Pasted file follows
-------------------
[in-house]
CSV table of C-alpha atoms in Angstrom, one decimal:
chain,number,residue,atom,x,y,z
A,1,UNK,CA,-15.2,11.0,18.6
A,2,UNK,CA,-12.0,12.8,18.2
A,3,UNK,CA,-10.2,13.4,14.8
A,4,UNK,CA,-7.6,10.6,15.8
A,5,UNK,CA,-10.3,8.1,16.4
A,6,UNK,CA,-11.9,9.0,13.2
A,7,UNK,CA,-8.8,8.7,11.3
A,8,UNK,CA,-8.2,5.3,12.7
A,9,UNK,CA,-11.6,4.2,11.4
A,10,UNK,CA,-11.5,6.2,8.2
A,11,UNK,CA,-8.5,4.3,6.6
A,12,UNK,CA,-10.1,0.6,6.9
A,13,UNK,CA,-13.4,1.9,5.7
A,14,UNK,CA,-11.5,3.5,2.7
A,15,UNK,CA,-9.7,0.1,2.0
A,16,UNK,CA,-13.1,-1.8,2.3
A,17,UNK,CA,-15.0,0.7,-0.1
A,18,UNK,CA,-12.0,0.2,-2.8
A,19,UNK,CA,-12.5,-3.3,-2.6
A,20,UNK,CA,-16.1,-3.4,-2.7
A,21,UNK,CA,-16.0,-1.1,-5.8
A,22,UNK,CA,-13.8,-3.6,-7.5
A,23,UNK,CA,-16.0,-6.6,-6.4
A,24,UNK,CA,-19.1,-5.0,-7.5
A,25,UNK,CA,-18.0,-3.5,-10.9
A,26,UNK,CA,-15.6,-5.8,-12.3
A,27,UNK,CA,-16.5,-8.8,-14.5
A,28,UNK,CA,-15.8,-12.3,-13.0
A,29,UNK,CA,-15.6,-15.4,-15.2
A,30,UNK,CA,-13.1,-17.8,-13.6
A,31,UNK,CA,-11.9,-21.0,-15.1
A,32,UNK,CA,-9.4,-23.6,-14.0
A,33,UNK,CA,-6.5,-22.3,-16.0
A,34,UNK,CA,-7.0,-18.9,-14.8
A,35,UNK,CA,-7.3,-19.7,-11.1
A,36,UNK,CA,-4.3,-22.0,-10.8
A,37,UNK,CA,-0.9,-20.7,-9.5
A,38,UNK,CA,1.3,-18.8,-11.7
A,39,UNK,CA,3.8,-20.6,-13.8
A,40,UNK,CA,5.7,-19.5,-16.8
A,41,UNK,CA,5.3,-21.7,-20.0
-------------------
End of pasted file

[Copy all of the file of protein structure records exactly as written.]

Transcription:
[in-house]
CSV table of C-alpha atoms in Angstrom, one decimal:
chain,number,residue,atom,x,y,z
A,1,UNK,CA,-15.2,11.0,18.6
A,2,UNK,CA,-12.0,12.8,18.2
A,3,UNK,CA,-10.2,13.4,14.8
A,4,UNK,CA,-7.6,10.6,15.8
A,5,UNK,CA,-10.3,8.1,16.4
A,6,UNK,CA,-11.9,9.0,13.2
A,7,UNK,CA,-8.8,8.7,11.3
A,8,UNK,CA,-8.2,5.3,12.7
A,9,UNK,CA,-11.6,4.2,11.4
A,10,UNK,CA,-11.5,6.2,8.2
A,11,UNK,CA,-8.5,4.3,6.6
A,12,UNK,CA,-10.1,0.6,6.9
A,13,UNK,CA,-13.4,1.9,5.7
A,14,UNK,CA,-11.5,3.5,2.7
A,15,UNK,CA,-9.7,0.1,2.0
A,16,UNK,CA,-13.1,-1.8,2.3
A,17,UNK,CA,-15.0,0.7,-0.1
A,18,UNK,CA,-12.0,0.2,-2.8
A,19,UNK,CA,-12.5,-3.3,-2.6
A,20,UNK,CA,-16.1,-3.4,-2.7
A,21,UNK,CA,-16.0,-1.1,-5.8
A,22,UNK,CA,-13.8,-3.6,-7.5
A,23,UNK,CA,-16.0,-6.6,-6.4
A,24,UNK,CA,-19.1,-5.0,-7.5
A,25,UNK,CA,-18.0,-3.5,-10.9
A,26,UNK,CA,-15.6,-5.8,-12.3
A,27,UNK,CA,-16.5,-8.8,-14.5
A,28,UNK,CA,-15.8,-12.3,-13.0
A,29,UNK,CA,-15.6,-15.4,-15.2
A,30,UNK,CA,-13.1,-17.8,-13.6
A,31,UNK,CA,-11.9,-21.0,-15.1
A,32,UNK,CA,-9.4,-23.6,-14.0
A,33,UNK,CA,-6.5,-22.3,-16.0
A,34,UNK,CA,-7.0,-18.9,-14.8
A,35,UNK,CA,-7.3,-19.7,-11.1
A,36,UNK,CA,-4.3,-22.0,-10.8
A,37,UNK,CA,-0.9,-20.7,-9.5
A,38,UNK,CA,1.3,-18.8,-11.7
A,39,UNK,CA,3.8,-20.6,-13.8
A,40,UNK,CA,5.7,-19.5,-16.8
A,41,UNK,CA,5.3,-21.7,-20.0